In the first sequence of LAnimale two motorcyclists in full protective clothing move around each other on their bikes, though they are mainly circling themselves. The roaring of the engines, the dizziness, the spinning, the force to be controlled, the fragile balance, the self-centred attitude is this image an early representation of everything connected with the phase of late adolescence around which your new film revolves?
KATHARINA MÜCKSTEIN: The subject of motocross riders appealed to me so much because there is something very powerful about it; the figures in
protective clothing are a good image of lack of permeability and the hard, almost impenetrable surfaces we carry around with
us. However, it's also simply a symbol of masculinity and being cool, and in the end that's what my film is about to a very
great extent. In the opening sequence of L'Animale I was less concerned with focusing on the youngsters themselves; it's much more that I wanted something charged with movement
and action as a prelude to the film.
You depict the state of being adolescent in the countryside rather than an urban area. What motivated you to set your story
there instead of in a city?
KATHARINA MÜCKSTEIN: I'm interested in the intermediate area between city and countryside the affluent suburbs which is also the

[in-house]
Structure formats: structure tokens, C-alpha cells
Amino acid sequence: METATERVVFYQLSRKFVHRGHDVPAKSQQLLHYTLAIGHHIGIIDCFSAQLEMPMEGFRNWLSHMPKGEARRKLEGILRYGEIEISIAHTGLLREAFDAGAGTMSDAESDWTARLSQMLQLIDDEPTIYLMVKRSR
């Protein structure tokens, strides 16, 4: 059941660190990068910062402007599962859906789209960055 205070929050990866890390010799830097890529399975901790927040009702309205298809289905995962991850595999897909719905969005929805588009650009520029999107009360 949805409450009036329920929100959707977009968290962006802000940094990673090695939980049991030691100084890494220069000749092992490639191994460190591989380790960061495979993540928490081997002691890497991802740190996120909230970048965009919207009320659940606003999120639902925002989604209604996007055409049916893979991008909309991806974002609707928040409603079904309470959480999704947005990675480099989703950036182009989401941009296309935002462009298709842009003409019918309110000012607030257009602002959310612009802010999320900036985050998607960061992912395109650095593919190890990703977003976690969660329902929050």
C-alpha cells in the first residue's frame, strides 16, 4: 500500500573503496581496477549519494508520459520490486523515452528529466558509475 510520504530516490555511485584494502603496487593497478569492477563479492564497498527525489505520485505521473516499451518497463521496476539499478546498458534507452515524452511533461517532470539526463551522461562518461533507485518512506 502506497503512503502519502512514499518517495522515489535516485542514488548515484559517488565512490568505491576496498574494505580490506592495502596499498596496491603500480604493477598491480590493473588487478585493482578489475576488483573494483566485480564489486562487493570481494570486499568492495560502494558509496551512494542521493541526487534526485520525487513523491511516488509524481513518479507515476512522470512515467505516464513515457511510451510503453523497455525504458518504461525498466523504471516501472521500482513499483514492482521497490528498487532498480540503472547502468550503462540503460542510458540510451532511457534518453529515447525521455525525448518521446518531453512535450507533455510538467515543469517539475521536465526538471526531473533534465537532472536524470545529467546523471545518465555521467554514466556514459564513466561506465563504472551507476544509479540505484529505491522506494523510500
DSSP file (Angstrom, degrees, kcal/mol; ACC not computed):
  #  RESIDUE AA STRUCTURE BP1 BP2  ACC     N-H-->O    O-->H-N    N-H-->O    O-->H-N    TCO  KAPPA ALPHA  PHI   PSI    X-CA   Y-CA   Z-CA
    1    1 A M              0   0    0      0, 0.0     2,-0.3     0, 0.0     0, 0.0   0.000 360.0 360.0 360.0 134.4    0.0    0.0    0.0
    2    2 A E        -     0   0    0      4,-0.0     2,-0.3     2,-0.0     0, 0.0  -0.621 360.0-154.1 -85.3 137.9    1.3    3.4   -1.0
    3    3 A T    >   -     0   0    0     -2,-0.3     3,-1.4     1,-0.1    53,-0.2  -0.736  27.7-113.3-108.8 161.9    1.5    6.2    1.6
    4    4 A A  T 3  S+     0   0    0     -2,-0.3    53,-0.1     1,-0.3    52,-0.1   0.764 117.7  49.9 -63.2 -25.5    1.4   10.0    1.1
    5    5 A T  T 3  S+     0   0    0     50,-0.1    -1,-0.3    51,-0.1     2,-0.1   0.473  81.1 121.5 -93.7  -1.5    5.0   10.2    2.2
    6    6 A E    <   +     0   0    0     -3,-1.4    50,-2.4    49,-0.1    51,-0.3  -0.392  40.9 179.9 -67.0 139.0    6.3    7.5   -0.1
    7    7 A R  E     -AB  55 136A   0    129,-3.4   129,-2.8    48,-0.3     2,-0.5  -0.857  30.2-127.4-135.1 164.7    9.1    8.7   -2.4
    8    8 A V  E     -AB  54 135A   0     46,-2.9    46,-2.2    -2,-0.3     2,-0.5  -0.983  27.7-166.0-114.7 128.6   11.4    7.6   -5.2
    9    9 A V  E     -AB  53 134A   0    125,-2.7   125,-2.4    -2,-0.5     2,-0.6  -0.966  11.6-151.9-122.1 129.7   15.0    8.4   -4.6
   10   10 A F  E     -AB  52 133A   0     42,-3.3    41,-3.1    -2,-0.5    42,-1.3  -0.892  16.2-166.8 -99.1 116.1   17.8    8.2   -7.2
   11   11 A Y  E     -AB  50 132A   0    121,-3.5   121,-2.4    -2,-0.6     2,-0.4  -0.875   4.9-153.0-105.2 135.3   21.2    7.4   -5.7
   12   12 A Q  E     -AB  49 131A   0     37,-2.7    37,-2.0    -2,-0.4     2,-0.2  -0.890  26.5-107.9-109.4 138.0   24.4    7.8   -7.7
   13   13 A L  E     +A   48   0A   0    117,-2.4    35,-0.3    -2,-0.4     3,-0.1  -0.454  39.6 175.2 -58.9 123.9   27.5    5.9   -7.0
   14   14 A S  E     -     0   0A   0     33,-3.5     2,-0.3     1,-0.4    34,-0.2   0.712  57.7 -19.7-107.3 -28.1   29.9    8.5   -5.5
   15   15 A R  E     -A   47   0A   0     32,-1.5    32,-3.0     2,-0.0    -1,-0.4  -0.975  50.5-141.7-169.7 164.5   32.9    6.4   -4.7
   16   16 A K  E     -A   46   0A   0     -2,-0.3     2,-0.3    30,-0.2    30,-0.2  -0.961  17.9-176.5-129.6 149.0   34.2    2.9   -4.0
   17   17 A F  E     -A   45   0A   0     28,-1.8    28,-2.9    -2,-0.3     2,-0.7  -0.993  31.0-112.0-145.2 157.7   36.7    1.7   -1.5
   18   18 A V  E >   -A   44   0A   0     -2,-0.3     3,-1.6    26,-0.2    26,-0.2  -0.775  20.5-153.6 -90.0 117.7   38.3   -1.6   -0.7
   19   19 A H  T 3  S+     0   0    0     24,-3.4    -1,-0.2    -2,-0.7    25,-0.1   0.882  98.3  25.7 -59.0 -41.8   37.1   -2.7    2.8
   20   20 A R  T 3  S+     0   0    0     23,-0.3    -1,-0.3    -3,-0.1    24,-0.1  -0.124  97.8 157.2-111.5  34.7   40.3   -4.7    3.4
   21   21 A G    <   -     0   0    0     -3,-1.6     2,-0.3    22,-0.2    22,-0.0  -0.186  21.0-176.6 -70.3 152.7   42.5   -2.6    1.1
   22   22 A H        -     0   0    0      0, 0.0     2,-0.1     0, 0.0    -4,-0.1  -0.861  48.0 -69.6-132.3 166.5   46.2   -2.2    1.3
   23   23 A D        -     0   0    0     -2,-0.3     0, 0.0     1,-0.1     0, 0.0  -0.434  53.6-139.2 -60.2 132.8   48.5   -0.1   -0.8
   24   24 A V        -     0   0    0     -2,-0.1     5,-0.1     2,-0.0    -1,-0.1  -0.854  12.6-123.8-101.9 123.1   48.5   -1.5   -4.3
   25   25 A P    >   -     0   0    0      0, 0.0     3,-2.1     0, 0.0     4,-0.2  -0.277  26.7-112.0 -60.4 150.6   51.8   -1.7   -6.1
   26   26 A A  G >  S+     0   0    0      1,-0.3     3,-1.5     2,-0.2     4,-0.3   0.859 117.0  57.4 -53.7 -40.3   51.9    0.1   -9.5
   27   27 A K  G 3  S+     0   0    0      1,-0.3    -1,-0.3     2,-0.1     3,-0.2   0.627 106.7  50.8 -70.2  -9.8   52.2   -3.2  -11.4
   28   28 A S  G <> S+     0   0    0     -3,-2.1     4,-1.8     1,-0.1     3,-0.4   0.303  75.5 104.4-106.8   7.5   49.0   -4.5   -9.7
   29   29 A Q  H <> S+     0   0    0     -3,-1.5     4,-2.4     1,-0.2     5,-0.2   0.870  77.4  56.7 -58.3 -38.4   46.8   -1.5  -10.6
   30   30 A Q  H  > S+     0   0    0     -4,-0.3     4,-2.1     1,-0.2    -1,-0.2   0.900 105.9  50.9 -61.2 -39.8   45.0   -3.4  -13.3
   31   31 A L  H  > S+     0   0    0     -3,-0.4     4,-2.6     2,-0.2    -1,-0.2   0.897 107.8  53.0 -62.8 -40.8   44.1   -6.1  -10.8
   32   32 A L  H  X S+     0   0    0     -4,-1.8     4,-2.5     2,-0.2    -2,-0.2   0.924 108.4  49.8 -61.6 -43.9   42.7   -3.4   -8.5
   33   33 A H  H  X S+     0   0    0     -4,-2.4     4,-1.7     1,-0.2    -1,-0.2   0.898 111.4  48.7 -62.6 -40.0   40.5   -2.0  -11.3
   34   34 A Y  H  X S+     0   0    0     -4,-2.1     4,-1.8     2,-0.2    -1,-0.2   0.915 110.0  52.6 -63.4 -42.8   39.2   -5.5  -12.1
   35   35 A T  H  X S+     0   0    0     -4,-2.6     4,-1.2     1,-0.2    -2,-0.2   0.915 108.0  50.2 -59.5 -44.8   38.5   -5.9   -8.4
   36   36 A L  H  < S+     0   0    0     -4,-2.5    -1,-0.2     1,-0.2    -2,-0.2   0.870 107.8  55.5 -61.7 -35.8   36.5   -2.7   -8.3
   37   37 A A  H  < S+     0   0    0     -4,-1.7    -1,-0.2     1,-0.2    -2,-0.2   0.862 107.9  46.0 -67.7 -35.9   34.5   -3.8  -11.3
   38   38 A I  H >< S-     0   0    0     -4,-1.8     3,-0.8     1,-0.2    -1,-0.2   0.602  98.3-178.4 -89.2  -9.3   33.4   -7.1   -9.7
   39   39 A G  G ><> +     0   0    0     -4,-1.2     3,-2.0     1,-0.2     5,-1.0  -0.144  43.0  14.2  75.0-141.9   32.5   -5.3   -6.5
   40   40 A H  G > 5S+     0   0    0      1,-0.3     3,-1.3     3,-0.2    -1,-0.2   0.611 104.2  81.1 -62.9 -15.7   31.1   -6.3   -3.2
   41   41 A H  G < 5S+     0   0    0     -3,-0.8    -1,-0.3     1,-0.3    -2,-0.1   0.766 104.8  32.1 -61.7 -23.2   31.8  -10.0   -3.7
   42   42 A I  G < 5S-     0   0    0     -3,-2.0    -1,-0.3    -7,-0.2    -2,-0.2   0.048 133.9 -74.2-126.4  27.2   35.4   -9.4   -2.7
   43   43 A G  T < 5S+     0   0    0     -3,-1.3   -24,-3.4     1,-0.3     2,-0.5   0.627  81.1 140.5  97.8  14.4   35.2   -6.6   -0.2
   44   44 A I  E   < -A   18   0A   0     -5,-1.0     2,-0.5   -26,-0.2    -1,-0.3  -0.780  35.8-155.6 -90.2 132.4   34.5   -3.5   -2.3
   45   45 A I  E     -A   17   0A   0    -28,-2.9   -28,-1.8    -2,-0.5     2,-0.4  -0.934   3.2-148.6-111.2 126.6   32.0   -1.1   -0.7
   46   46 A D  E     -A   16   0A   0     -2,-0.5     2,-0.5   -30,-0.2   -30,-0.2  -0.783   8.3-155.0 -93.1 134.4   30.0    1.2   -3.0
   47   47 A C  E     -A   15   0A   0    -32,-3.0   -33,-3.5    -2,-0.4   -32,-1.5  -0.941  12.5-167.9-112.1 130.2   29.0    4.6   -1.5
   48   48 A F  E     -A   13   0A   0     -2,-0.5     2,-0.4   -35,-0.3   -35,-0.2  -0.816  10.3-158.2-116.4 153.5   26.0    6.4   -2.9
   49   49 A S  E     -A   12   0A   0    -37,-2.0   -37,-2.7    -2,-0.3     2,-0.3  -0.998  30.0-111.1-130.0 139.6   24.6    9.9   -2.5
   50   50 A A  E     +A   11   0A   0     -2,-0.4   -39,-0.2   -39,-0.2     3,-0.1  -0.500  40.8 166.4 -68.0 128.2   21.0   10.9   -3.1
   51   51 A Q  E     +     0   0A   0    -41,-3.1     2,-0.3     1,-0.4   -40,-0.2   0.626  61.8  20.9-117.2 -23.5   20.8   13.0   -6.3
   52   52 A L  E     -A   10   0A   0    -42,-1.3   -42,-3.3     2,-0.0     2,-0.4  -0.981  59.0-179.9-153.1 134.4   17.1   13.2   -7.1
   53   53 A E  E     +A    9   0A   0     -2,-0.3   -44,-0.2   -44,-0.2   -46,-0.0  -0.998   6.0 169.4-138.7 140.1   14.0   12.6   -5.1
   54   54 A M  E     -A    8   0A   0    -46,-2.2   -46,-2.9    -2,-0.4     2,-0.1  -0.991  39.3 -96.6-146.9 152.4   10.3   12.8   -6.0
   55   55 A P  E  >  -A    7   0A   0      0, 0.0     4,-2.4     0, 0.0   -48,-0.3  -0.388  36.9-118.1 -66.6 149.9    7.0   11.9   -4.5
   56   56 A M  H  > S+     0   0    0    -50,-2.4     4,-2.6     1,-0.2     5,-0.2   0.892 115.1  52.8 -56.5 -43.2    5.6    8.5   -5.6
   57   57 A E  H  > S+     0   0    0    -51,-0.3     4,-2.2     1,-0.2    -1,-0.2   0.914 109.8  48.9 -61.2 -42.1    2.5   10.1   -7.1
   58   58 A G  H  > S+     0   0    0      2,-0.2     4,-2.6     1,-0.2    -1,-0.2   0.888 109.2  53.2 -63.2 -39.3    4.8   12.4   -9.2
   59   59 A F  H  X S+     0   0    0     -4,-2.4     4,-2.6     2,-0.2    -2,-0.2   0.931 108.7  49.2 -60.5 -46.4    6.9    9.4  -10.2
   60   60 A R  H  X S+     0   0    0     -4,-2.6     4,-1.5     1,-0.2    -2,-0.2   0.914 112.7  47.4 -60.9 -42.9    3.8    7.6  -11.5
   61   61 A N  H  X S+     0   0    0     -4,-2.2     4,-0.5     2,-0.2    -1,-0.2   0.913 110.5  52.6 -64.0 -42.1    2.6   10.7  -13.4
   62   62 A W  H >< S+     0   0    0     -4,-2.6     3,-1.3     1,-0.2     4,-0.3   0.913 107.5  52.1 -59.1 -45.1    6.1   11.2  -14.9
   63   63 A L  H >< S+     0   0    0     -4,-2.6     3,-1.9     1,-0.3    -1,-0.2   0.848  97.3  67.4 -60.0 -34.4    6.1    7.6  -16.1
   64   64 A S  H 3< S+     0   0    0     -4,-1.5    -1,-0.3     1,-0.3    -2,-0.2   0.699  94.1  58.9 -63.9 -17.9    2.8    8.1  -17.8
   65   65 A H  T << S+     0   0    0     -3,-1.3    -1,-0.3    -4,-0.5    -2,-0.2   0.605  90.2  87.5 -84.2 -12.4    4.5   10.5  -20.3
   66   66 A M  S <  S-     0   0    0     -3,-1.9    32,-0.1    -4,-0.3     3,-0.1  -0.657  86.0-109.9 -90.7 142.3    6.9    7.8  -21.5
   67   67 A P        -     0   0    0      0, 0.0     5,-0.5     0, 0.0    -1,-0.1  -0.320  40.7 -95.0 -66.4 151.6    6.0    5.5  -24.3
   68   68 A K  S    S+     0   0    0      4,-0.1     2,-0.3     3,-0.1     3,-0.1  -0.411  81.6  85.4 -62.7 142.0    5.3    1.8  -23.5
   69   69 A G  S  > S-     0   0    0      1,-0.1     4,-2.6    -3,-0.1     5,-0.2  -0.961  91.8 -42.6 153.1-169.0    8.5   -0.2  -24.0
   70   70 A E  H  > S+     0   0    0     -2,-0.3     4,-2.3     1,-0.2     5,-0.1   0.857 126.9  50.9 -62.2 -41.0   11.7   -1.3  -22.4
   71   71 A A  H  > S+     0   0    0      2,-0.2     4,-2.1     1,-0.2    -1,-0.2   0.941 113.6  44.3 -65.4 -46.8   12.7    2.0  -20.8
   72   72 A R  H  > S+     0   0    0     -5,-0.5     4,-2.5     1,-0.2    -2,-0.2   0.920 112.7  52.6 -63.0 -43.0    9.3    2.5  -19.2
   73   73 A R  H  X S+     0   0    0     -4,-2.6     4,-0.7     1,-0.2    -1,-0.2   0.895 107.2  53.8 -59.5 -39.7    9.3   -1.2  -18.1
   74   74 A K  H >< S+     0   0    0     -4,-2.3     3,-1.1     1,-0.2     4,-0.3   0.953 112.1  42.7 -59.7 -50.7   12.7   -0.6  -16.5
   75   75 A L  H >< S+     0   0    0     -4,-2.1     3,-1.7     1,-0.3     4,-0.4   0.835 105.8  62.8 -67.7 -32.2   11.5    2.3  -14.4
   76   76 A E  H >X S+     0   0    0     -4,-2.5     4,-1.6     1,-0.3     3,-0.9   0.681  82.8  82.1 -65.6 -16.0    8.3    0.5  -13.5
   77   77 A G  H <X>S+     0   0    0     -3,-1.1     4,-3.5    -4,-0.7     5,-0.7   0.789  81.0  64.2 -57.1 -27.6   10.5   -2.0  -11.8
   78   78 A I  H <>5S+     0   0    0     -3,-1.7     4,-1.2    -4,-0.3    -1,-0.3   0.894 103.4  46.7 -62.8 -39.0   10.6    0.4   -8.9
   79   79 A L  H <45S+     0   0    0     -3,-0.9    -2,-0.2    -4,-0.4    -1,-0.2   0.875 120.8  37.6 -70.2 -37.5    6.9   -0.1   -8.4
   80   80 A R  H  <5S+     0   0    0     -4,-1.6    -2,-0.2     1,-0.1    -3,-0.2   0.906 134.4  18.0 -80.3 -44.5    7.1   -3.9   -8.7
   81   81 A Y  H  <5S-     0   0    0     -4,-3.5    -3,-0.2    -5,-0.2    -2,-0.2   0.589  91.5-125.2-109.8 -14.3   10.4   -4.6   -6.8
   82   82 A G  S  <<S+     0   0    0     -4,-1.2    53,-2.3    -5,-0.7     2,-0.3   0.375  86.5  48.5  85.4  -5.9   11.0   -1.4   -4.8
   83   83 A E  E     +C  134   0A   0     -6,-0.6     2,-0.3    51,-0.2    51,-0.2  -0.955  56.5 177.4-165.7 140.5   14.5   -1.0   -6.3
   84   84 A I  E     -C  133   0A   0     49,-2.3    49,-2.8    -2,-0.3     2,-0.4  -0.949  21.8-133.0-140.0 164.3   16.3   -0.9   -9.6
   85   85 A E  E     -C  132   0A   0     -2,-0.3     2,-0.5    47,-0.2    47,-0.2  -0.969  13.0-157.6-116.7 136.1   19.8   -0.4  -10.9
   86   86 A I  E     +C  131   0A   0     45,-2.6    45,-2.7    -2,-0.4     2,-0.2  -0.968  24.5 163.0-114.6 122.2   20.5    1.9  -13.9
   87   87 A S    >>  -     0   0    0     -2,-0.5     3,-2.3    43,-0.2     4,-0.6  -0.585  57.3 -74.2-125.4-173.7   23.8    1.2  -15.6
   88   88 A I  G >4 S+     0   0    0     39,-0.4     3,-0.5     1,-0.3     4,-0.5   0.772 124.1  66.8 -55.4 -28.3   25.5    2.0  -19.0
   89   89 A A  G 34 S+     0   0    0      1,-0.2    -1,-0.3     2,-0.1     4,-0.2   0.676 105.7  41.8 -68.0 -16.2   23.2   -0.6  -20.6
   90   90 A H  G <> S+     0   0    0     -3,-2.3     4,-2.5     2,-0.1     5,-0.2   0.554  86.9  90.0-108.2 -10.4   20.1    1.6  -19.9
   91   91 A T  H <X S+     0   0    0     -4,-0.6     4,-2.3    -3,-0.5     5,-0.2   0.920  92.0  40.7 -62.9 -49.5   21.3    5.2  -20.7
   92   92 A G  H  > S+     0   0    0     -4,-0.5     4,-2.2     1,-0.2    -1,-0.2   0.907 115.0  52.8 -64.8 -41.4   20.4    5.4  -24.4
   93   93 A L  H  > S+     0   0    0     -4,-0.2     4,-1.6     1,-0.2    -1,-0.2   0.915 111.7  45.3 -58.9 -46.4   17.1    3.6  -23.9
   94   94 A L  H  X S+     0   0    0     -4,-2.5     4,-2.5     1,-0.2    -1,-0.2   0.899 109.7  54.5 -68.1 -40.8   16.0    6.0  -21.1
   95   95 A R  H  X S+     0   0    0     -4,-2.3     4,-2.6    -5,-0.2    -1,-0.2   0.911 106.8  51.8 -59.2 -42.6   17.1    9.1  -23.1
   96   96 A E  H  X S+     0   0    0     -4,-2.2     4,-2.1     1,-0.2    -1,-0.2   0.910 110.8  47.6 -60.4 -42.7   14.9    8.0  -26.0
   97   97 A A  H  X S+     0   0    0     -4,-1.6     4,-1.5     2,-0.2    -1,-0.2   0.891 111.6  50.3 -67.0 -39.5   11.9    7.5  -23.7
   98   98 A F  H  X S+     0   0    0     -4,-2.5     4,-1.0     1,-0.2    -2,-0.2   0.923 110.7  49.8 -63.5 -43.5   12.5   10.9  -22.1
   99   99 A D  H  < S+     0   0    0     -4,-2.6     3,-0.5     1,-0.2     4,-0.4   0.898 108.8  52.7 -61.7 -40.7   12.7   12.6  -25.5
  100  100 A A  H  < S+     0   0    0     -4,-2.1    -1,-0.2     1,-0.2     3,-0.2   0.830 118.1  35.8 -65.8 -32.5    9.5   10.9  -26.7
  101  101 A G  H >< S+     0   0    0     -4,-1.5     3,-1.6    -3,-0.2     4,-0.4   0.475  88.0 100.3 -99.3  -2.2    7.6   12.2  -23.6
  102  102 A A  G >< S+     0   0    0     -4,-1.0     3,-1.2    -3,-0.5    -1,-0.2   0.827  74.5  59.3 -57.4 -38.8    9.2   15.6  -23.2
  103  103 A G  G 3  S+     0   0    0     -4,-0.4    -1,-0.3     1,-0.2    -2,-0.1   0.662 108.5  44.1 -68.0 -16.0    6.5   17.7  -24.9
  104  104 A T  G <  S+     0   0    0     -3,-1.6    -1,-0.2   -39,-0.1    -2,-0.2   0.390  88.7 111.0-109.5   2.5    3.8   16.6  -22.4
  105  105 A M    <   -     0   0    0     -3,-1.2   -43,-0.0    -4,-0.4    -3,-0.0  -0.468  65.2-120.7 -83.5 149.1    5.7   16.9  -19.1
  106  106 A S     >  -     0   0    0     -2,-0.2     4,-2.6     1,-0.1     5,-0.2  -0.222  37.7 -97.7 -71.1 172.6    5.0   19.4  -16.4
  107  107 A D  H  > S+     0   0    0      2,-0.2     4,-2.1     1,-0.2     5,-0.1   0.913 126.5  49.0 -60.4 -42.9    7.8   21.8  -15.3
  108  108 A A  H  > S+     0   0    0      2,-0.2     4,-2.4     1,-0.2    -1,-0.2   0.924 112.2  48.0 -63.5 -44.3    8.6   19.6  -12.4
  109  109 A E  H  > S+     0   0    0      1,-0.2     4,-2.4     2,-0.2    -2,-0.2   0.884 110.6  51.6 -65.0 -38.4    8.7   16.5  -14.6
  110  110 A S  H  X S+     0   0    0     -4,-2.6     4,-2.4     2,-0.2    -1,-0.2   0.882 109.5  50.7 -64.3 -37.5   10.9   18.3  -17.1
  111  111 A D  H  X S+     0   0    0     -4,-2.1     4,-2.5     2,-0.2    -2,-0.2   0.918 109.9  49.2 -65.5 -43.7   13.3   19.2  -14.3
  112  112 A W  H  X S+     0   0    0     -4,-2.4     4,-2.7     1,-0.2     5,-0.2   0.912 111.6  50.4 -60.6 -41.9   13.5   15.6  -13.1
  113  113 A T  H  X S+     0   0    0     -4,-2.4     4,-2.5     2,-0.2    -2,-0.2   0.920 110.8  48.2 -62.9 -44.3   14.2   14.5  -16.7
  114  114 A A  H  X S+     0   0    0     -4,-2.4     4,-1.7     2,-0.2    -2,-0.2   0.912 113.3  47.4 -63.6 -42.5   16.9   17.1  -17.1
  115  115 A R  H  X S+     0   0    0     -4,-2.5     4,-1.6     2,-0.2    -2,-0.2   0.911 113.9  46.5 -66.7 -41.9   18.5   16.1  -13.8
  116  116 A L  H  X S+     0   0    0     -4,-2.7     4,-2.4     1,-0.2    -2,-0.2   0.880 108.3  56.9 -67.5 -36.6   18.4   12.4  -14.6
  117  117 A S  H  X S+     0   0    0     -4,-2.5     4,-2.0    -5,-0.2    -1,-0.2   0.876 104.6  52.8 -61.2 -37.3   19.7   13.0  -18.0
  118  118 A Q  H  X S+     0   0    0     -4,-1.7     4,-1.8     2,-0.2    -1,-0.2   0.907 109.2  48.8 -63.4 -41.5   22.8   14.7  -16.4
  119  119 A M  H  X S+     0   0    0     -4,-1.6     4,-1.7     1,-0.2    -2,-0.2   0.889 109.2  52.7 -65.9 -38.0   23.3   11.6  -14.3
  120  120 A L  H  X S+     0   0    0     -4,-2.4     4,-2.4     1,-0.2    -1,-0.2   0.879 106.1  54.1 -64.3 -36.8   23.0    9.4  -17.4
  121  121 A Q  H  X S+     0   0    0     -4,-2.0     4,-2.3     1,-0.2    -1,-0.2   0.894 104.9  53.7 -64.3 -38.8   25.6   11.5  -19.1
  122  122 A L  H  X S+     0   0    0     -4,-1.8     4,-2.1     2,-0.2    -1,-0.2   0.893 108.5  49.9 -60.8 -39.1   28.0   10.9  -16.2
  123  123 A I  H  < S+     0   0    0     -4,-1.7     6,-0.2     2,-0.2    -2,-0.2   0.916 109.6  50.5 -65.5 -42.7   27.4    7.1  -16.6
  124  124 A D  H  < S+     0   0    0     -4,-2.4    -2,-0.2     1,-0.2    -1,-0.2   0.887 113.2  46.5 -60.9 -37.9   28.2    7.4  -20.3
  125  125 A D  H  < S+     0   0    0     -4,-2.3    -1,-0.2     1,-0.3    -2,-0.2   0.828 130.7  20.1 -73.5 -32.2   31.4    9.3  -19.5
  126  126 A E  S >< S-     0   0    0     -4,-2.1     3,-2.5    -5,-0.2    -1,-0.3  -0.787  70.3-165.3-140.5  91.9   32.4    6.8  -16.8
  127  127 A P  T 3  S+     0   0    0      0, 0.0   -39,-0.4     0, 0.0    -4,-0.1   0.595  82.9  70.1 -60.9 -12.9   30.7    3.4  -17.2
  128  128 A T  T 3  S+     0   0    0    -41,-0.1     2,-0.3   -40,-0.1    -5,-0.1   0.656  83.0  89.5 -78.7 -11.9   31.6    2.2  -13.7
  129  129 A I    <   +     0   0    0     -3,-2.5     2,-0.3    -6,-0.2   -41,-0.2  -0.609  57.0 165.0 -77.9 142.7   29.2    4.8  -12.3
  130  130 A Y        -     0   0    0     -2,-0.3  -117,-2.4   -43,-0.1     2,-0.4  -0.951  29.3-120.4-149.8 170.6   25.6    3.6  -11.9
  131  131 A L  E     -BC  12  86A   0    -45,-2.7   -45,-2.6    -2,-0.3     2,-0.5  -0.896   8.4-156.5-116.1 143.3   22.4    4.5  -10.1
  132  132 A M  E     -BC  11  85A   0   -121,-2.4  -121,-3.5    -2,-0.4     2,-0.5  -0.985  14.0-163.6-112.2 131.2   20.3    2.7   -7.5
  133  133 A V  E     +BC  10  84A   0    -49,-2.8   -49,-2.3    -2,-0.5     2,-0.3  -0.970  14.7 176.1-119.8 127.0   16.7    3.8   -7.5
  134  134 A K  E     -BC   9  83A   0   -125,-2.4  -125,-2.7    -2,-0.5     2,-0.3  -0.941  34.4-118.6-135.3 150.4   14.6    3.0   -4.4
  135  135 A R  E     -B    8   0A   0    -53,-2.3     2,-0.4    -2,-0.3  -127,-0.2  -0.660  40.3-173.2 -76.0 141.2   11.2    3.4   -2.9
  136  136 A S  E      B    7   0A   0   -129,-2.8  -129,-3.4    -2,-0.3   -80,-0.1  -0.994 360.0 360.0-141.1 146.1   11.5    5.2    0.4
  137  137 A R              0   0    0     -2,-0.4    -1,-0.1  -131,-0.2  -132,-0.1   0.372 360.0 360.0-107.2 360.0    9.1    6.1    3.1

interface between nature and civilisation. Its a good place to locate subjects such as the romanticisation of natural
life, the mystification of nature versus civilisation and progress. We're living in a time when there is a constant discussion
of where we should take our orientation: do we long to return to a romanticised primaeval state, or can we overcome our fear
of the unknown and head forward in search of progress? That's a subject in L'Animale that I wanted to penetrate all levels: narrative, location and tonality.
Did this zone between the city and the countryside also appeal to you as an environment for your characters because it is
a sphere where traditional and more open, contemporary interpretations of gender roles intersect?
KATHARINA MÜCKSTEIN: I've been interested in feminist and queer philosophy since adolescence, and I find it extremely puzzling that these days,
depending on the argument we want to put forward, we employ a whole range of speculative assumptions about the "naturalness"
of sexual orientation. On the one hand we want to regard ourselves as these sensitive, civilised beings, but on the other
we appeal to nature and our instinctive drives
if that suits us. So what is it we want to be: animals or people? And
what proportion of each do we carry around within us? I found it very appealing to bring these two different kinds of self-awareness
together, because I believe that both are part of being a complete person. We need contact with intuition, a link to some
sort of naturalness and emotionality, but we also need the will to become self-determining, to emancipate ourselves from being
creatures governed by drives and untouchable rationality.
You have written a new leading role for your protagonist from Talea, Sophie Stockinger. Why did you want to work with her again? How did her character take shape?
KATHARINA MÜCKSTEIN: After Talea I was determined to make another film with Sophie Stockinger before she was fully grown. I made this the goal of all my efforts,